By Emily Williams
When Louise Wrinkle looks back on her childhood in Mountain Brook, she remembers a city far different from the one that exists today.
As early settlers of Mountain Brook, Wrinkle’s family made a home on a plot of land in 1938, when the area was unincorporated.
Wrinkle said that, in those days, Mountain Brook was “an environment of unspoiled woods and streams.”
Her home was surrounded mostly by nature, with little else in the area other than Shades Creek, The Mountain Brook Club and The Old Mill, on Mountain Brook Parkway.
Wrinkle said that, because the property was so overgrown back then, she used to call it “The Jungle.”
For the past 30 years she has lived on the same property where she spent her childhood, dedicated to maintaining the land’s woodland charm.
Her garden is the focal point of her new book, “Listen to the Land: Creating a Southern Woodland Oasis.”
According to Wrinkle, what makes her garden unique is that she “let the land speak.” She lets it take its own shape instead of imposing a design scheme.
With that in mind, the book mingles stories of her childhood, the lessons she learned and her failures and successes while working to tame The Jungle.
Wrinkle noted that the book can be used as a reference for other gardeners, no matter what their skill level.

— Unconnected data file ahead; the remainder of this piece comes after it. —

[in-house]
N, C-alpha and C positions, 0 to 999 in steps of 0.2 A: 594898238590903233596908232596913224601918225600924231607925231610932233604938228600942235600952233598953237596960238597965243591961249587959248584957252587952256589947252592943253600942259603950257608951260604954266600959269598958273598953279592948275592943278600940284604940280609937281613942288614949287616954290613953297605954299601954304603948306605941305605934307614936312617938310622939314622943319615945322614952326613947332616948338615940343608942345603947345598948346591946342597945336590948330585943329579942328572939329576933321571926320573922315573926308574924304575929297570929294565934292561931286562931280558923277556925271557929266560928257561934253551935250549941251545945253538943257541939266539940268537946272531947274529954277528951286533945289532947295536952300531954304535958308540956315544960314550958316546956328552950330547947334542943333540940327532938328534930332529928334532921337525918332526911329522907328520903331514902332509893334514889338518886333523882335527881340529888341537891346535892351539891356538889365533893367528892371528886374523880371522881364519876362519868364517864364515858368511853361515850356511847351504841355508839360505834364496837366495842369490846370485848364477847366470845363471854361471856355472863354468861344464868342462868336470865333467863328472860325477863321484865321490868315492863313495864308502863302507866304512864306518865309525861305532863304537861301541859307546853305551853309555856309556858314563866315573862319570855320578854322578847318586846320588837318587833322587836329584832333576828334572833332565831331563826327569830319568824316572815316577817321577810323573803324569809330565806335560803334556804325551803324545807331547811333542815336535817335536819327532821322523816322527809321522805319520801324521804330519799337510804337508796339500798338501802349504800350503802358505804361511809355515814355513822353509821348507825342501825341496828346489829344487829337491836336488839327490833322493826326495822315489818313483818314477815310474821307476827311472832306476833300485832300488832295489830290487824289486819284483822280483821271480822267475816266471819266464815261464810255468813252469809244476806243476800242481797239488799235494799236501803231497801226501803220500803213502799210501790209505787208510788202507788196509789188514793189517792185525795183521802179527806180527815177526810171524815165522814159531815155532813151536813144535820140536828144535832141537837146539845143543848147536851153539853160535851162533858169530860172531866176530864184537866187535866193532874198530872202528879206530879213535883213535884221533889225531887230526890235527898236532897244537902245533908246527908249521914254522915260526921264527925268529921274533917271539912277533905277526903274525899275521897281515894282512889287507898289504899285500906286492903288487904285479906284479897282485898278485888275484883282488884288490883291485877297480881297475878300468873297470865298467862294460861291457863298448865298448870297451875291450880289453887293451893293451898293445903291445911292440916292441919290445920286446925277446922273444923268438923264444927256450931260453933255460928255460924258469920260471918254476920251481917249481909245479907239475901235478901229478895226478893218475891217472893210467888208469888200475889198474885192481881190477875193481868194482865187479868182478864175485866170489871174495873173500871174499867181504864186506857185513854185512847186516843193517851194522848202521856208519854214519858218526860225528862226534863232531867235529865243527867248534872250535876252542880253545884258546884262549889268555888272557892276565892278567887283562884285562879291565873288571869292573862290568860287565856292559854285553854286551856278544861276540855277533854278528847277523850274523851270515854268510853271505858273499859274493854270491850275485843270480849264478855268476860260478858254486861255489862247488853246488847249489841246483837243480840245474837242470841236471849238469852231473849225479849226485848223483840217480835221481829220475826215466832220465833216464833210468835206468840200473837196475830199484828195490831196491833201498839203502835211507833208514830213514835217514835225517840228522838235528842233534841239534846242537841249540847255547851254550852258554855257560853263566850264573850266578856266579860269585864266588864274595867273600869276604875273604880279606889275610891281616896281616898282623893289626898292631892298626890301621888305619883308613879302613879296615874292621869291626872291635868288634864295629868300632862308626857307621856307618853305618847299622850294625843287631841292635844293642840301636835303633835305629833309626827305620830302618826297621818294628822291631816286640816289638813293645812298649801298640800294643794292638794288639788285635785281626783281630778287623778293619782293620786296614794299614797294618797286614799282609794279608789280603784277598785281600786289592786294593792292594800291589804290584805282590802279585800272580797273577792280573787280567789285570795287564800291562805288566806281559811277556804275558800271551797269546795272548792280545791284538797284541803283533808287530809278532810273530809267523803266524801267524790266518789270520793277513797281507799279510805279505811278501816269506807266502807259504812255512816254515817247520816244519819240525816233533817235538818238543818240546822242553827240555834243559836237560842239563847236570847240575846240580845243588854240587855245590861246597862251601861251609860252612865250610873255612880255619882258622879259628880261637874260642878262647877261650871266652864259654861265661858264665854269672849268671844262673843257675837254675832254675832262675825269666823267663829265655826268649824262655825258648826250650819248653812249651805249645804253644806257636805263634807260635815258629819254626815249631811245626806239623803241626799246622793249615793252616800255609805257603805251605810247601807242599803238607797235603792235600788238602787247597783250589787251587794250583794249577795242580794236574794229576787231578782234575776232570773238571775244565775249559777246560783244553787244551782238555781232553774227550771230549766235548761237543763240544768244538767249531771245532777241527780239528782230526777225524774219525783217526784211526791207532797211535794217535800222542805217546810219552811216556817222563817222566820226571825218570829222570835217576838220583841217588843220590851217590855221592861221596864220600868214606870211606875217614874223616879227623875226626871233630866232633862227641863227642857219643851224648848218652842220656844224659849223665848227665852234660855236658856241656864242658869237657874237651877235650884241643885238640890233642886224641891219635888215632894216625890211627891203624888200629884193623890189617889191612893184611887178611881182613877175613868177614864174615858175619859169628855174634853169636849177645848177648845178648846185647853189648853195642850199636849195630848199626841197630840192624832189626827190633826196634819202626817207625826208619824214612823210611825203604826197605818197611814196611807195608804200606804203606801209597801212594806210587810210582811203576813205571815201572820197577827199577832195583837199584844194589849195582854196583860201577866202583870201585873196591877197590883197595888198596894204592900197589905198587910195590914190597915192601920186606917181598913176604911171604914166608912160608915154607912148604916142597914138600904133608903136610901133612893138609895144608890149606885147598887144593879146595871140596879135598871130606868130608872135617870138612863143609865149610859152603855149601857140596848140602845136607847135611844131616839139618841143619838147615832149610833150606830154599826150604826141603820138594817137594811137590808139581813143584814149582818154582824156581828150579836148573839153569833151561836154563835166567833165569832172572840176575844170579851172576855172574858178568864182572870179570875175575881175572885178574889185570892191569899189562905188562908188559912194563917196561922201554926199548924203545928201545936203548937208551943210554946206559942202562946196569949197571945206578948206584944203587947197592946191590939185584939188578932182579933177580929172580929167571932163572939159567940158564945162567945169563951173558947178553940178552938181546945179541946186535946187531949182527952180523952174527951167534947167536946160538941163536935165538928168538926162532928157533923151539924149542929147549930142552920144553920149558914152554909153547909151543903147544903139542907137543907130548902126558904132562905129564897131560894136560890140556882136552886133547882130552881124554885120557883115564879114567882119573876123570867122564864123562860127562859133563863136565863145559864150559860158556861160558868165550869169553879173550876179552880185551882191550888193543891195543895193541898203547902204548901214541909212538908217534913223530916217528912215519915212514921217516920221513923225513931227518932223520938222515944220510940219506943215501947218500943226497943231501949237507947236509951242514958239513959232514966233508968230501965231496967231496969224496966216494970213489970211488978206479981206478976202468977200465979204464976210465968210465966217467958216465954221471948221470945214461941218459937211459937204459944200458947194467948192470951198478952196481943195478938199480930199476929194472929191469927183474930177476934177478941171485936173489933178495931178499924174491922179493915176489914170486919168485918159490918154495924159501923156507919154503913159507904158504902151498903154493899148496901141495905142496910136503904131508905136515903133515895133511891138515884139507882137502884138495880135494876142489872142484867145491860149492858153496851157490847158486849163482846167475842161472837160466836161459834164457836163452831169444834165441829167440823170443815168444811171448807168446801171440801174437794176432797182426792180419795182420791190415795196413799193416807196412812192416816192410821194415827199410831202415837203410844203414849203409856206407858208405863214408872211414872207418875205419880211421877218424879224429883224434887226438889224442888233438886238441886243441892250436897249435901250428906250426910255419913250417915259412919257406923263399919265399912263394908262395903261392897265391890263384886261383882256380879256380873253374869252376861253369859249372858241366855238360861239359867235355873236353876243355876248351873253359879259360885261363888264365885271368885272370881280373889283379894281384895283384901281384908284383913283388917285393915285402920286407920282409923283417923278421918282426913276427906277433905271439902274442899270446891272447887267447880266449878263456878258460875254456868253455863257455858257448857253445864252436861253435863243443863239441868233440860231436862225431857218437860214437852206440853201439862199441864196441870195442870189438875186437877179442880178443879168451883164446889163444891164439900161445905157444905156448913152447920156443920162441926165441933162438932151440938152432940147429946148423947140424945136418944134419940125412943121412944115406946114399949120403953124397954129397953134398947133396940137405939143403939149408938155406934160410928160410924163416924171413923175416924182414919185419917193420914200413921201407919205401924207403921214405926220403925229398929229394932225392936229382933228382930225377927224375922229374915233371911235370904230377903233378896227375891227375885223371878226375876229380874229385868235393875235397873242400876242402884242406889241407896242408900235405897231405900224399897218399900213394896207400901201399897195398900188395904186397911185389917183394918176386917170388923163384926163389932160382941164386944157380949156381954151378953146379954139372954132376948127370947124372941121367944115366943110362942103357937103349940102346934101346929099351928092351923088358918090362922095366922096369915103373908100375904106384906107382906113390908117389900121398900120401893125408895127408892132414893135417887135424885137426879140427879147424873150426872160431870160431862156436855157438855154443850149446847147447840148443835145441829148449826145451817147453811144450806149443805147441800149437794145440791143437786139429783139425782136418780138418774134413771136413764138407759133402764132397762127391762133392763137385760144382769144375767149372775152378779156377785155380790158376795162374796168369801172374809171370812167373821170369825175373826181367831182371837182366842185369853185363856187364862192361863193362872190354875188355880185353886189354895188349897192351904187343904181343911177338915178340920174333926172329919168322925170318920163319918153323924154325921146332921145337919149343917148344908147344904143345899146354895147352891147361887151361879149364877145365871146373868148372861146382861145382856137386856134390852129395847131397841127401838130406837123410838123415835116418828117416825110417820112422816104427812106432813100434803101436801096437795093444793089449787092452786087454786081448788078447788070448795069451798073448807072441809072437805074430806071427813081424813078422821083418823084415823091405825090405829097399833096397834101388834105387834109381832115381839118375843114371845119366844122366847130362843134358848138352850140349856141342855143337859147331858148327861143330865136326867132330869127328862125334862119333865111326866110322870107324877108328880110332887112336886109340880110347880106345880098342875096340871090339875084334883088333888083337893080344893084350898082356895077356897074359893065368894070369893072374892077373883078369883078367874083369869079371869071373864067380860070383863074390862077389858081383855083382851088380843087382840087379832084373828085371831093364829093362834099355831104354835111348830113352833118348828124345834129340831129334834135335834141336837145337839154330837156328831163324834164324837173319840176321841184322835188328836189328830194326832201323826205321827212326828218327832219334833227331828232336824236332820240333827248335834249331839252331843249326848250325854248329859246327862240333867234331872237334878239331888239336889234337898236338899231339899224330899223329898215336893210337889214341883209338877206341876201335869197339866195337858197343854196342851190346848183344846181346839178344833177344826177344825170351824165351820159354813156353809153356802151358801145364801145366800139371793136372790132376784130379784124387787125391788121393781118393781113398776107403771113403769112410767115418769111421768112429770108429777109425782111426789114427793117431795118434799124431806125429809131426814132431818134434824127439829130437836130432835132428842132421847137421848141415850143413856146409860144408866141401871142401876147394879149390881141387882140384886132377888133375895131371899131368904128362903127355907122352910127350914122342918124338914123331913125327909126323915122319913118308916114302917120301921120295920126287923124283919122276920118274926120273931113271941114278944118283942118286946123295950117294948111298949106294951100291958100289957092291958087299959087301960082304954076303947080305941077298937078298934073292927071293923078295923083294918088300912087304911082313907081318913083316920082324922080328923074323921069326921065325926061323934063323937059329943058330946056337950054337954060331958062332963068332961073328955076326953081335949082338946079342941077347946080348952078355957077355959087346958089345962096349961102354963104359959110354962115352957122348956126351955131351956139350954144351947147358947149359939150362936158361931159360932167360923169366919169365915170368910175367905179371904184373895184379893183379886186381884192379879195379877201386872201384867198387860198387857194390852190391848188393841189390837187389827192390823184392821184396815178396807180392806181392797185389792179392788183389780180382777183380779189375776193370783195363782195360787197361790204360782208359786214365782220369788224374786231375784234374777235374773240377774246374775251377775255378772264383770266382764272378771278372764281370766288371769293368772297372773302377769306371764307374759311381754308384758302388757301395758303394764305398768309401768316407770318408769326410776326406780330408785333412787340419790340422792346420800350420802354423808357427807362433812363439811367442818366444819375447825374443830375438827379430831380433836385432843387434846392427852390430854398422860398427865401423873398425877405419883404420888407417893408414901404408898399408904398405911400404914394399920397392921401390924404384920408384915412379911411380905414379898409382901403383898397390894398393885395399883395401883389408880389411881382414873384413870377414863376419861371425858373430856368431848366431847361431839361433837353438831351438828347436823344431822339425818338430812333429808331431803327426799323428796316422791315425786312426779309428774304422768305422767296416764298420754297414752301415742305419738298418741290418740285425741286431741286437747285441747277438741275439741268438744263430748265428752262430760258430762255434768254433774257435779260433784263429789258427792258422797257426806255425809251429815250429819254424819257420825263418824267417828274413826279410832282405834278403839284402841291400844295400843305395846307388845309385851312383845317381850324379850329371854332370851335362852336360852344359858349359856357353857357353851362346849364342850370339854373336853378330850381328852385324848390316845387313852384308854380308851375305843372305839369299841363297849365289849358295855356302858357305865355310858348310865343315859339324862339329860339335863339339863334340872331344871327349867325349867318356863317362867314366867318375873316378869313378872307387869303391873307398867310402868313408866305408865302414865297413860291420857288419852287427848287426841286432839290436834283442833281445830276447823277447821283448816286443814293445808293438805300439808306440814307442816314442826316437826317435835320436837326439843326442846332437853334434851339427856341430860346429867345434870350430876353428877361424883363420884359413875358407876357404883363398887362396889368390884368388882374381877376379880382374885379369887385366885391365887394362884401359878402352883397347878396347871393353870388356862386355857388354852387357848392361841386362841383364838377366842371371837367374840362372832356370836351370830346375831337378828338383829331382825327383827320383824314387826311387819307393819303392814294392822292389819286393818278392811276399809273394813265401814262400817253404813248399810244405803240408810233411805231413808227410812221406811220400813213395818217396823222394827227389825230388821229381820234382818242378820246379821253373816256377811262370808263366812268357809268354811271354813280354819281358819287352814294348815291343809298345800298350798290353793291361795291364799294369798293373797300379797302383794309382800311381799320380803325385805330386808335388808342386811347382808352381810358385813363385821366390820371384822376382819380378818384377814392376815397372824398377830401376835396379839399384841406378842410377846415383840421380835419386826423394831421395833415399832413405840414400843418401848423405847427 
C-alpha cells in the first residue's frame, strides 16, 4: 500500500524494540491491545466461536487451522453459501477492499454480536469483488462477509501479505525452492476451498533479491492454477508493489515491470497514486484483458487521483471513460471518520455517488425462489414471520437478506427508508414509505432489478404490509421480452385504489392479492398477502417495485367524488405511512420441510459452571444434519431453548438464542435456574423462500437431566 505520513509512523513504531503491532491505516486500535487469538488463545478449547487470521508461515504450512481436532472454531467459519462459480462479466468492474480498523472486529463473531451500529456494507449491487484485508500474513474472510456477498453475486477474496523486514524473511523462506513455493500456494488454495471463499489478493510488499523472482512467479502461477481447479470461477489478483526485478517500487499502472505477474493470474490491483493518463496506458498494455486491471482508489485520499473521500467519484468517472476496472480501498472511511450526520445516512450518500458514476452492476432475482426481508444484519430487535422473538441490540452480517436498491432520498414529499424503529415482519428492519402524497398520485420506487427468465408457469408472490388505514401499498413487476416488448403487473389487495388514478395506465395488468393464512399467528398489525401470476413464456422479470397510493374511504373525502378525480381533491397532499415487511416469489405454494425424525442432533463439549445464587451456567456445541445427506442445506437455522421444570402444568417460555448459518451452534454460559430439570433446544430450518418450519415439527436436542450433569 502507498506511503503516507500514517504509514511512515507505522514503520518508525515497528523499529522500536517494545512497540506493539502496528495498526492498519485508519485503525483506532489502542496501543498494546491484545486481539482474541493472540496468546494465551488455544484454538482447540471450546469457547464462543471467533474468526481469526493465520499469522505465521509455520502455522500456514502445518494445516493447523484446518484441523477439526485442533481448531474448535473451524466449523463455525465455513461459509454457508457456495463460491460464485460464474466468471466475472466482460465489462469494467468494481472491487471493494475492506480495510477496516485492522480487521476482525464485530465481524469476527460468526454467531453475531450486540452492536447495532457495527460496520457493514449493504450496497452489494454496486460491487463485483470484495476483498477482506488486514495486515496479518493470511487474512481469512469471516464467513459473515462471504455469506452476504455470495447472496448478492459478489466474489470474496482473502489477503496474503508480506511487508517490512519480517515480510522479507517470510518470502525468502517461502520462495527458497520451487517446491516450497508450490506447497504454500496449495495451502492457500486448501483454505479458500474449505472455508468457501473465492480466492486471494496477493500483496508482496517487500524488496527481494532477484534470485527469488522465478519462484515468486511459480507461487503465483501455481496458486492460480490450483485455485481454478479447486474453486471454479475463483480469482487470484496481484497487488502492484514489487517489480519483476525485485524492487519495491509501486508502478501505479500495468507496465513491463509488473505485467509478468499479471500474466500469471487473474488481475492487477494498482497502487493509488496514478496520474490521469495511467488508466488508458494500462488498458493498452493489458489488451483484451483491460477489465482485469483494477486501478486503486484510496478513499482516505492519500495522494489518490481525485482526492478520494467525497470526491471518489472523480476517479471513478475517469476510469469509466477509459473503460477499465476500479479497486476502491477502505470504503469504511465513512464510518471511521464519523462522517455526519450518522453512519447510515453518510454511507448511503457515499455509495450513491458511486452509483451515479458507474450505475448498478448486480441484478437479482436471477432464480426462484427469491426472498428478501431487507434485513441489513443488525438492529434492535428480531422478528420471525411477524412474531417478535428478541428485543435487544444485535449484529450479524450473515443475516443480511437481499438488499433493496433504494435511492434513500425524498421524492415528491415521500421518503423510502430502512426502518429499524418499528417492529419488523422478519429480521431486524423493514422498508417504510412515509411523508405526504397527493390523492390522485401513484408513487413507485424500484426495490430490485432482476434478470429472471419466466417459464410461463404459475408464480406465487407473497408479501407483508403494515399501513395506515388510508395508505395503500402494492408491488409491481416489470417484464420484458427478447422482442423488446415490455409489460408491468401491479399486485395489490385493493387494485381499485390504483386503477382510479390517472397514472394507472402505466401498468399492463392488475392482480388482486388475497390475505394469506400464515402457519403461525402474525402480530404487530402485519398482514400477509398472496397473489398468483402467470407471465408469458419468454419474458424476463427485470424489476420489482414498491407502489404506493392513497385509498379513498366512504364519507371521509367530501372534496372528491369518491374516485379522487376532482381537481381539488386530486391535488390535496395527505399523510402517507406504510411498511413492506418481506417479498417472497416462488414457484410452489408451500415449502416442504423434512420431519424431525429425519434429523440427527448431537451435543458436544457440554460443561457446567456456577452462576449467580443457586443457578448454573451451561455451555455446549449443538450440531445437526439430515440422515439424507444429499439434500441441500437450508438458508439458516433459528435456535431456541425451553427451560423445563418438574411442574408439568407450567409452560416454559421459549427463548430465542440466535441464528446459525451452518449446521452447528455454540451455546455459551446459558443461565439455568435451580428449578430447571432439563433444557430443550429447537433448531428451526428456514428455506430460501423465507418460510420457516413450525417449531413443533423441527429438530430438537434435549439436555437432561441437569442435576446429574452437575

A learned gardener who has gained international recognition, Wrinkle has included a section profiling several hundred plant species she has maintained.
Gardens Around the World
Wrinkle maintains a large presence in the gardening community at home and on a national level. She is a member of The Garden Club of America, serving as chairman of the horticulture committee and the executive committee, and she was a horticulture judge for one of the organization’s flower shows as well as shows for other groups.
One of her highest achievements has been earning the GCA’s National Achievement Medal in 2001, she said.
She also is a founding board member for the Garden Conservancy in Cold Spring, New York, and has spent many years as a board member for both the Birmingham Botanical Gardens and Aldridge Gardens.
A book launch will be held Nov. 30 at the Botanical Gardens, with all proceeds from the evening’s sales donated to the gardens. The event will begin at 5:30 p.m., and guests are encouraged to pre-order books by Nov. 28. The books are $35 for members or $40 for non-members. A limited number of books will be available for purchase at the event, and books will be available at Leaf and Petal following the launch.
In addition, a book signing will be held at Little Professor in Homewood on Dec. 3 from 2-4 p.m.
Books may also be purchased online at louisewrinkle.com.